An international star of the sport, one of the most exciting players to ever grace a football pitch, gifted with the most Brazilian of Brazilian flair - Ronaldinho has retired from football. Watching Ronaldinho play made you want to be a footballer, a footballer exactly like Ronaldinho - a guy who became the best player in the world without looking like he was even trying.  He floated through matches doing as he pleased, always smiling, making everything he did look like the most fun thing in the world. There's something about the mythology of the man that will make us remember him as a sort of flawed genius or wasted talent - the Chosen One who didn't fulfil the prophecy - but that makes him infinitely cooler. Anyway, he won the World Cup. And the Champions League. Sure, to have had Ronaldinho at his peak for longer than the few short years he was the absolute king would have been great. But don't we want our rock stars to be slightly cursed by imperfections they'll never overcome? That ephemeral period where Ronaldinho ruled the world will last a lifetime in the memory. Ronaldinho playing against AC Milan in 2003 Credit: GETTY IMAGES As naturally gifted a player as there has ever been, Ronaldinho would apparently sometimes not even bother turning up to training at PSG, as ex-teammate Jerome Leroy claimed: "[He] would just turn up on a Friday for the game on Saturday".  There are stories that Ronaldinho would arrive at the training ground in the same clothes he went out in and be found sleeping in dark rooms at Barcelona's complex after partying during the night, not so much burning the candle at both ends as streaking through the mid-2000s like a firework.  Ronaldinho's incredible career Nostalgia and hindsight tend to unduly colour our impressions of players (see Wayne Rooney in about five years time), but the Brazil trident of Ronaldinho, Rivaldo and Ronaldo? On the same pitch at the same time? Even then it was clear this was something special. The magic of @10Ronaldinho Pure talent. Barça Legend. pic.twitter.com/Cjel9SKO54— FC Barcelona (@FCBarcelona) January 17, 2018 Going into the 2002 World Cup, the 22-year-old Ronaldinho was a player wanted by every club in the world. His value only increased after some incredible performances in that tournament. His goal against England, a moment David Seaman never really recovered from, is as vivid in my mind now as if it had happened yesterday. Barcelona outbid Manchester United for Ronaldinho's signature in the summer of 2003, paying PSG €30million while rivals Real Madrid opted for the vastly more marketable David Beckham.  Ronaldinho scored his first goal for the club in a midnight kick-off, dribbling from the halfway line to thunder a shot from distance off the underside of the Sevilla crossbar. By 2005 there was little doubt that Ronaldinho was the best player in the world. He took on something of superhuman status, magical on the pitch and off it - one clever advert in which the Brazilian hit ball after ball against the crossbar helped fuel the mystical aura. At a time when less of the population were as familiar with post-production editing techniques, few were certain on first watch whether this was real or not. Clearly, what we will remember most about Ronaldinho are the unbelievable things he did on the pitch and his ability to define matches in an instant. Chelsea beat Barcelona 4-2 over two legs in the Champions League in 2005 but the moment that stands out was Ronaldinho's solo goal: The shimmy, the minimal backlift to leave the entire team humiliated with a perfectly placed, powerful strike. He operated on a different level to anyone else, injecting games with a spirit of fun and creativity, providing the spark of excitement that made every match memorable. "Some goals are not about the skills; they are about the moment you’re living," he said later of the goal. This was a player who left the Bernabeu to a standing ovation from the home fans while starring for Barcelona in a 3-0 destruction of Real Madrid - putting him in the company of few others to have been awarded such a reception.  Diego Maradona managed it once and another ludicrously talented Barcelona number 10 has done it since... Ronaldinho celebrating with the Champions League trophy in 2006 Credit: REUTERS Frank Rijkaard departed Barcelona to be replaced by young managerial upstart Pep Guardiola and it became apparent that Ronaldinho's time at the club was going to come to an end. Long after his departure, Ronaldinho's influence remains for all to see in the freewheeling play of Lionel Messi, who Ronaldinho announced as his successor after their first training session held together. "Even then I knew he was a better player than me," admitted the Brazilian. It was Ronaldinho who set up Messi for his very first goal in Barcelona colours: Ronaldinho's lack of discipline (or enjoyment of life, depending on your point of view) has often been blamed for his early peak and failure to sustain his place at the summit of world football. His career took something of a downward spiral - but didn't plummet -  after leaving La Liga. He won Serie A with AC Milan after moving there in 2008 and achieved a lifelong dream by winning the Copa Libertadores with Atletico Mineiro in 2013. The best had passed but when he wanted to turn it on, Ronaldinho did. Ronaldinho at his AC Milan presentation in 2008 Credit: AFP Since then Ronaldinho floated around the Mexican league and appeared for Fluminense in the Brasileirao a few times, before remaining a professional footballer in name only from 2015 until Wednesday 17th January 2018, without actually being employed as one. It's a fitting end to a stellar career. A rocket ascent to the heights of football, a shooting star who scattered magic dust on all those below his path, who cooled on descent back to earth. It doesn't matter how old Ronaldinho gets, in our hearts and minds he will always be the Ronaldinho of the mid-2000s who smiled as he tore apart defences and made the very serious sport of football seem like it might actually be really fun.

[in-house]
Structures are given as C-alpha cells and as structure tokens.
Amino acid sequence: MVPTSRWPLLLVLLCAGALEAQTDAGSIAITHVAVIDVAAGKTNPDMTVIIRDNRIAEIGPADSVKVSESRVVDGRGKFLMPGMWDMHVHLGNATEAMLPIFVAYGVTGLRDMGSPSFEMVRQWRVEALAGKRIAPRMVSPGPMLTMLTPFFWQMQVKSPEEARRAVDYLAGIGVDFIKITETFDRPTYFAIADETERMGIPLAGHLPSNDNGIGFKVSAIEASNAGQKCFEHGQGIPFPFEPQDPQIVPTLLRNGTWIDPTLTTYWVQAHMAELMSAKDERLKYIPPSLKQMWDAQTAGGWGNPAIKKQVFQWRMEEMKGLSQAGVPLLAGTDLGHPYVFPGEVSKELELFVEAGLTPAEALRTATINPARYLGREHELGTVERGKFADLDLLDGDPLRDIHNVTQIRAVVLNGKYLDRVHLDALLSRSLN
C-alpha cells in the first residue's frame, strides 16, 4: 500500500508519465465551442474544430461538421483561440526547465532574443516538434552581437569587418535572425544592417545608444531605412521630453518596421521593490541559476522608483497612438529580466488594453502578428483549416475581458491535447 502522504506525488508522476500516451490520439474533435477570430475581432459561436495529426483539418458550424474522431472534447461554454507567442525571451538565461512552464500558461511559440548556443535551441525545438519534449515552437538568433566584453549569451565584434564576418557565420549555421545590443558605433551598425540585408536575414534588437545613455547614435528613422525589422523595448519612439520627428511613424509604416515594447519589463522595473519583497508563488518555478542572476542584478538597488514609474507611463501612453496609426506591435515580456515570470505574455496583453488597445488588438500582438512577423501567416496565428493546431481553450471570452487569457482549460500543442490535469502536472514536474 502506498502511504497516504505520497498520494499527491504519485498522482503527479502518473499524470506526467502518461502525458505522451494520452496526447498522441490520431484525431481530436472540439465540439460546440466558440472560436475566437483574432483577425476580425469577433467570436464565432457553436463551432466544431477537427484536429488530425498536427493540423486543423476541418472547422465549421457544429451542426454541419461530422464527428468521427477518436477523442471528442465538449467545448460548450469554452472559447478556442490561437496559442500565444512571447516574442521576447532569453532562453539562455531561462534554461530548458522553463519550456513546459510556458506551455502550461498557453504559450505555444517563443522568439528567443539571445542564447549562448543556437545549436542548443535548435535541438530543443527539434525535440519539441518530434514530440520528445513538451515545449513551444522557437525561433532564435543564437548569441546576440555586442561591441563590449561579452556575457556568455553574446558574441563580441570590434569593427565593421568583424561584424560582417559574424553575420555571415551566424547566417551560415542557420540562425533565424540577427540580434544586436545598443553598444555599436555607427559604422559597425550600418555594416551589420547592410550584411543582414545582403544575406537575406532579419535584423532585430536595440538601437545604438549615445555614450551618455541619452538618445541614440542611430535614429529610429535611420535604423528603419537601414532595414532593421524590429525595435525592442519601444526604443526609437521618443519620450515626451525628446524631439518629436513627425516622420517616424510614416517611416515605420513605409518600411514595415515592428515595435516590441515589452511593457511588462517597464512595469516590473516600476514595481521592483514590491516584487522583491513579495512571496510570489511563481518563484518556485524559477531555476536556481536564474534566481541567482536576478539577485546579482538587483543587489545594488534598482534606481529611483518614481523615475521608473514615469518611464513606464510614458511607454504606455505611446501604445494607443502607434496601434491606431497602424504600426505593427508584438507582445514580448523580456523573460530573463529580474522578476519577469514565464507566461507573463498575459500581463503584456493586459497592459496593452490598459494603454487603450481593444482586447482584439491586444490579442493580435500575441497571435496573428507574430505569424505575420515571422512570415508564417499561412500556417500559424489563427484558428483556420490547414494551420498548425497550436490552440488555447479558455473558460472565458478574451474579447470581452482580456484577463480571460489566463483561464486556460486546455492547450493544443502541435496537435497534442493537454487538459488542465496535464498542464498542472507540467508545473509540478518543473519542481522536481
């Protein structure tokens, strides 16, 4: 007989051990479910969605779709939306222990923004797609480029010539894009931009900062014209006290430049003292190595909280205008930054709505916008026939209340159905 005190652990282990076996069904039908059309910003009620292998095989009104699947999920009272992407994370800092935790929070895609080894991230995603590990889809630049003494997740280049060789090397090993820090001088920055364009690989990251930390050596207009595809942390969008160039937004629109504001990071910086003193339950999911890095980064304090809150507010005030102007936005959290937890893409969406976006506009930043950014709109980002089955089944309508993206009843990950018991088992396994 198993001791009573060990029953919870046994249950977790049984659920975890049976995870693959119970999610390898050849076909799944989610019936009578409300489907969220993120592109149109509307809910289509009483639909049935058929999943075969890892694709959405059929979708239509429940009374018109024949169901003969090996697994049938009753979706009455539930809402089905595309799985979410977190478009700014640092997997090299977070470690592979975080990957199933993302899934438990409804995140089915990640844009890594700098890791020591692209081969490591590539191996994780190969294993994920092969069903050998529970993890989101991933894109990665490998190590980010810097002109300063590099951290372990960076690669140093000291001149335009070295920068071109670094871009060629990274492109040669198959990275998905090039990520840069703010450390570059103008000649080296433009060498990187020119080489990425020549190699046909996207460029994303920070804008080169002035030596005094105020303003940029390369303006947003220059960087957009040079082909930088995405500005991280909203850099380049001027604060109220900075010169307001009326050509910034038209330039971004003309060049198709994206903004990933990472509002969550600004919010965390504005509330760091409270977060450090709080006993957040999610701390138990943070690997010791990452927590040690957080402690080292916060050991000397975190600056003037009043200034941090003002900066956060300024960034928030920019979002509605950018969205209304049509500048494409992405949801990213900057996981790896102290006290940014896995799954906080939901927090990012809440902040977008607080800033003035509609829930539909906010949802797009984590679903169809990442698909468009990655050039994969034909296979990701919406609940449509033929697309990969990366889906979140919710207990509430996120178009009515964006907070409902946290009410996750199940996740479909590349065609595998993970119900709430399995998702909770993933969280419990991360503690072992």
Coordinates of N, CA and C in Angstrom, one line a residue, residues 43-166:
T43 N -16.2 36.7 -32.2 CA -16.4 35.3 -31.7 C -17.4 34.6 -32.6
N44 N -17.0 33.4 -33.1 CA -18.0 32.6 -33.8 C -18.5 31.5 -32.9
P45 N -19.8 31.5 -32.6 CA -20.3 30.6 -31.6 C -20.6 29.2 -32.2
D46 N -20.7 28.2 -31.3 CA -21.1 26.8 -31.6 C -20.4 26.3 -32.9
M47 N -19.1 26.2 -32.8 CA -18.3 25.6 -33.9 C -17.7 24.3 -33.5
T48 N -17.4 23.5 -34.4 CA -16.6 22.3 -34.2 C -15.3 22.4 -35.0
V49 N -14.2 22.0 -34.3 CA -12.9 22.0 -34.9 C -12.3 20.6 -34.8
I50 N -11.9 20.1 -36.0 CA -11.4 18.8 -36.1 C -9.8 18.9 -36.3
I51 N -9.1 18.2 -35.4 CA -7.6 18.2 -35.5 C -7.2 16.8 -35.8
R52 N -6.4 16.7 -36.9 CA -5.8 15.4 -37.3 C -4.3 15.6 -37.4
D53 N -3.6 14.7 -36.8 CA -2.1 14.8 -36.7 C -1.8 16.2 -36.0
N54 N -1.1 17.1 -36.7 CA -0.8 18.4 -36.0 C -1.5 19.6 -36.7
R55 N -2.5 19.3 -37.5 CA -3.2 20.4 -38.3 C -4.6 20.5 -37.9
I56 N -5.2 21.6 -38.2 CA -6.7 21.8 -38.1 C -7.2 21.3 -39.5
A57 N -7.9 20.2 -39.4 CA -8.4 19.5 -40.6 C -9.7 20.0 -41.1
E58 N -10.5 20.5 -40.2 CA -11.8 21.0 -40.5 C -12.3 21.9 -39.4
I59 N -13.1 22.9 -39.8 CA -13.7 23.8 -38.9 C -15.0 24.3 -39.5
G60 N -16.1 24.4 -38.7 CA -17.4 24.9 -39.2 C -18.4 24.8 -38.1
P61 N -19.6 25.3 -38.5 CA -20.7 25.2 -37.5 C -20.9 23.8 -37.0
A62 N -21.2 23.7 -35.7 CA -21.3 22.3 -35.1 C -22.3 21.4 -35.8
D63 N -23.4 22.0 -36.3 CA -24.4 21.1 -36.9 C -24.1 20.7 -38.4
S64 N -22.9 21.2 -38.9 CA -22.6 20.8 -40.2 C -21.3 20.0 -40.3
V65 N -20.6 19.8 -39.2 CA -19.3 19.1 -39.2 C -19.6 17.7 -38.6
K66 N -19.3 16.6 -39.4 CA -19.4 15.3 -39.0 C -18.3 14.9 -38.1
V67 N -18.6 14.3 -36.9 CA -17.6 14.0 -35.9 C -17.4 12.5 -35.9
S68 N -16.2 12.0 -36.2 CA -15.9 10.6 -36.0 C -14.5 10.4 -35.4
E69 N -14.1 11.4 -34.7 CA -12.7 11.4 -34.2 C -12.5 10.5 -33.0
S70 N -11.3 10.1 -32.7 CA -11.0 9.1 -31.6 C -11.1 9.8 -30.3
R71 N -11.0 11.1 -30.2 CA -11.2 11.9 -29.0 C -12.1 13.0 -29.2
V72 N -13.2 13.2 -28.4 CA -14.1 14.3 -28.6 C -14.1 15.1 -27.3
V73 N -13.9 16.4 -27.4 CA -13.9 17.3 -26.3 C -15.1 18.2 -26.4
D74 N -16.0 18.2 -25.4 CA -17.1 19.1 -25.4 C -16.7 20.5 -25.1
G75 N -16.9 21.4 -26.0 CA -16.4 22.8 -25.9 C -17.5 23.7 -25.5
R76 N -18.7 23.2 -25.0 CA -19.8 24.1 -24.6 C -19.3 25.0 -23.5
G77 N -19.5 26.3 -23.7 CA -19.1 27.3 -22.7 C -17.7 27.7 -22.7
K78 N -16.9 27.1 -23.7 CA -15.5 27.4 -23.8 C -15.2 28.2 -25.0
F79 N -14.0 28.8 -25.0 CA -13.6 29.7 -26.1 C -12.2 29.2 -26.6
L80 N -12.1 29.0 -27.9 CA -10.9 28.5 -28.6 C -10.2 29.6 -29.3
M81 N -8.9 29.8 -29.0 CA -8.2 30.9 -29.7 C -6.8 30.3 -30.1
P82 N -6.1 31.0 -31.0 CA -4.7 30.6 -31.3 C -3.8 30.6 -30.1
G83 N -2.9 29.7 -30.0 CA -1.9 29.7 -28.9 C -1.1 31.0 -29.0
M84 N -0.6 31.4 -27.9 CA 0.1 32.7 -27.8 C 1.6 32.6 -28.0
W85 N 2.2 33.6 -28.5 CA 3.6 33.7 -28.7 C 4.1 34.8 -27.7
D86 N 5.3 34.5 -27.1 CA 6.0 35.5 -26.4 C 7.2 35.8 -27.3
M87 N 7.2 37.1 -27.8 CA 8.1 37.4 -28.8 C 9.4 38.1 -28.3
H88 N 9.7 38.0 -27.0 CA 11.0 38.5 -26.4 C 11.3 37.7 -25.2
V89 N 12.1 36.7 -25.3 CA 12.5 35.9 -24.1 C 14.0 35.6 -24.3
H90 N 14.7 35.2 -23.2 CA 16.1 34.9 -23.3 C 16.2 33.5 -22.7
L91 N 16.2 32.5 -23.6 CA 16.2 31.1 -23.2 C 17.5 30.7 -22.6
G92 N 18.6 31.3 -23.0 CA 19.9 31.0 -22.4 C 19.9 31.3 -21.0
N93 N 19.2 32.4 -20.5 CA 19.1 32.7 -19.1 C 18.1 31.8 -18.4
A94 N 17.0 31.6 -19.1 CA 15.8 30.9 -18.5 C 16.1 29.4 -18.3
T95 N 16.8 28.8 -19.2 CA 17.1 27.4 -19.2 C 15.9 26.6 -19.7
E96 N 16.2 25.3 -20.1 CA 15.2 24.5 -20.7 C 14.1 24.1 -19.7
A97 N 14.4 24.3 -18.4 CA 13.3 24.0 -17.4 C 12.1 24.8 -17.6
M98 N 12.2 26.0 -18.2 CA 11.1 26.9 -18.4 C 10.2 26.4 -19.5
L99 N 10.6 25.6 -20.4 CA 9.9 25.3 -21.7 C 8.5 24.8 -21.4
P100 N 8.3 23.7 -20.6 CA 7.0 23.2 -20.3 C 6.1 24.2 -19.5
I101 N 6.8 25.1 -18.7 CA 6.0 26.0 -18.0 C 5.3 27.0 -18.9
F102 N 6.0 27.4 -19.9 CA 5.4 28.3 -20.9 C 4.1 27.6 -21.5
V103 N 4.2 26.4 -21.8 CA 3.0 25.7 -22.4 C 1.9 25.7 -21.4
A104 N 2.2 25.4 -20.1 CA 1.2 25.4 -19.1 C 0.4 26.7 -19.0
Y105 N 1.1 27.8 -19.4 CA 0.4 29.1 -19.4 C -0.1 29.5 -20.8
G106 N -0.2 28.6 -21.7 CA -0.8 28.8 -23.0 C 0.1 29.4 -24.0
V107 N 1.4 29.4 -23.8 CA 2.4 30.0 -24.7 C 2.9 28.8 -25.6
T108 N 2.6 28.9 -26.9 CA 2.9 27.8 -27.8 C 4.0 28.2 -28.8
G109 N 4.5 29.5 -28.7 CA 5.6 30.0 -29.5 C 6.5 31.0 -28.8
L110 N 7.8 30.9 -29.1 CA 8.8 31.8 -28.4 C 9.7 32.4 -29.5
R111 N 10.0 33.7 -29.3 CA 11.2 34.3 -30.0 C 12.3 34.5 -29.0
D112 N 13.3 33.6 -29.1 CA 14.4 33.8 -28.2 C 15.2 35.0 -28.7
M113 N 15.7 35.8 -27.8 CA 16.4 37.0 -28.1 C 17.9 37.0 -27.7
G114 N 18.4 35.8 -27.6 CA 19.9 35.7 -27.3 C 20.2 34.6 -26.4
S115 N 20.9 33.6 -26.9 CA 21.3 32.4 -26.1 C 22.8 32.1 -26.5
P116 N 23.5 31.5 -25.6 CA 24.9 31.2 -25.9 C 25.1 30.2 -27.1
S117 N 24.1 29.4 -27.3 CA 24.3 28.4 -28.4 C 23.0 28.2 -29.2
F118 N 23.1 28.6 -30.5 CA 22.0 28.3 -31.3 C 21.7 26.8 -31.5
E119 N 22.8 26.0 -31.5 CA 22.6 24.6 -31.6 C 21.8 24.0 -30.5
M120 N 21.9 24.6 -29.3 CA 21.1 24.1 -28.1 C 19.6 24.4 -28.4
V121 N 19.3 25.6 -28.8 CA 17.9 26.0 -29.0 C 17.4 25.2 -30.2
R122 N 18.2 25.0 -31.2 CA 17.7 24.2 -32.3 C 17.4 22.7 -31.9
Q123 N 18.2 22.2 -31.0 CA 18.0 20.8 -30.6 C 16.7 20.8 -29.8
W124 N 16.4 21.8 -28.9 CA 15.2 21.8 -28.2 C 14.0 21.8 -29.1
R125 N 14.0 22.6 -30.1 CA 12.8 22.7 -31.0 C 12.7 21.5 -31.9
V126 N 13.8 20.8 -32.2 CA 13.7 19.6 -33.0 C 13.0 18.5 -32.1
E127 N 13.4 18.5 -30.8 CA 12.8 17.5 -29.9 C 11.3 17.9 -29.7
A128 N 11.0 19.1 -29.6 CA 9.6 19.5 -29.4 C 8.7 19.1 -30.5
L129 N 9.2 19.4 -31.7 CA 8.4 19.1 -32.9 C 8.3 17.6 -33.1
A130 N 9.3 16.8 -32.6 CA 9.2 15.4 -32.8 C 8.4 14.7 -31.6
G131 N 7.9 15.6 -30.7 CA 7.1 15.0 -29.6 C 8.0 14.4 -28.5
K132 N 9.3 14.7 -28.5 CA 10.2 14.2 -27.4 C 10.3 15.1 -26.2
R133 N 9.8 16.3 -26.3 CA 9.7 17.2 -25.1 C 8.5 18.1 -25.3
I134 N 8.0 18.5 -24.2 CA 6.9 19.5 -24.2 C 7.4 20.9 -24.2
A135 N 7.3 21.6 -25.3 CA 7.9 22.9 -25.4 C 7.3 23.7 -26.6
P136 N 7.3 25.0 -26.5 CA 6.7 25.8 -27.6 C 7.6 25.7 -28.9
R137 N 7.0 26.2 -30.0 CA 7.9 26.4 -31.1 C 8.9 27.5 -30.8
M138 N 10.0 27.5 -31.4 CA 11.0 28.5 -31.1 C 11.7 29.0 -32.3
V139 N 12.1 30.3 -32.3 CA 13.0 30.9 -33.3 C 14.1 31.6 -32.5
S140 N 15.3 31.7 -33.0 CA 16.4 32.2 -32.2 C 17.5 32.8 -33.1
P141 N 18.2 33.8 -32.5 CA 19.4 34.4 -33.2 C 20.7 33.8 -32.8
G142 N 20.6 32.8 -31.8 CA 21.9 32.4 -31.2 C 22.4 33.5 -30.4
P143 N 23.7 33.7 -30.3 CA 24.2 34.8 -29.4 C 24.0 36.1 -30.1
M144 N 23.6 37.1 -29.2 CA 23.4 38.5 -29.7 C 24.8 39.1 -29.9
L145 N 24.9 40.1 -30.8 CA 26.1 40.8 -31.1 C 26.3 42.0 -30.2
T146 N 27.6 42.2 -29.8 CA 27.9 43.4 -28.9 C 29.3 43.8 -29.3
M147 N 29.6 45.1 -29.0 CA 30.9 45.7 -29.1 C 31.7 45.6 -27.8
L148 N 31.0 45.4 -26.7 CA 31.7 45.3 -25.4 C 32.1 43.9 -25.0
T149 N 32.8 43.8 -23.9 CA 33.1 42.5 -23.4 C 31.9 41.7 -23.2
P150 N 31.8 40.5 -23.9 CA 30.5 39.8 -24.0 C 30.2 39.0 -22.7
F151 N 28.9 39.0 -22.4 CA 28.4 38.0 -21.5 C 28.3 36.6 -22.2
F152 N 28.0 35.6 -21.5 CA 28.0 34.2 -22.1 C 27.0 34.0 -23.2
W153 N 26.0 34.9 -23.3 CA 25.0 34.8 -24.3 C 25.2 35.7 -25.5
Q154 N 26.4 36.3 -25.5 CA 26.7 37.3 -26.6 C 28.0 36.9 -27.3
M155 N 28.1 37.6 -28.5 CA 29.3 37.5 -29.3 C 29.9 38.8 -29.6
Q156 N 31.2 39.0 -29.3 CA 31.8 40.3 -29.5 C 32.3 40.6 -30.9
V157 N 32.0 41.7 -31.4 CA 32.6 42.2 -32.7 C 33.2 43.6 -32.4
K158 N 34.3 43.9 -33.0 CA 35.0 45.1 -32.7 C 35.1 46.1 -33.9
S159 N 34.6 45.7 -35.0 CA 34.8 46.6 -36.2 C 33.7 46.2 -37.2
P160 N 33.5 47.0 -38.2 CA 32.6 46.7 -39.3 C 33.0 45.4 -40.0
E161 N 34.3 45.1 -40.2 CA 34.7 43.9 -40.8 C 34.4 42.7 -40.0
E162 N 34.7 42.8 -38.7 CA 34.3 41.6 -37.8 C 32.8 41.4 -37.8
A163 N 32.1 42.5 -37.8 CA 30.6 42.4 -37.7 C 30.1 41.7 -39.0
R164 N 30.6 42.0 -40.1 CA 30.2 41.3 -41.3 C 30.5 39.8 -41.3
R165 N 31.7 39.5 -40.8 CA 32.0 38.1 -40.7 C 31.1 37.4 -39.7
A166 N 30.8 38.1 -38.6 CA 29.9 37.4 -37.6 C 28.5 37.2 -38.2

The utterly beguiling genius of Ronaldinho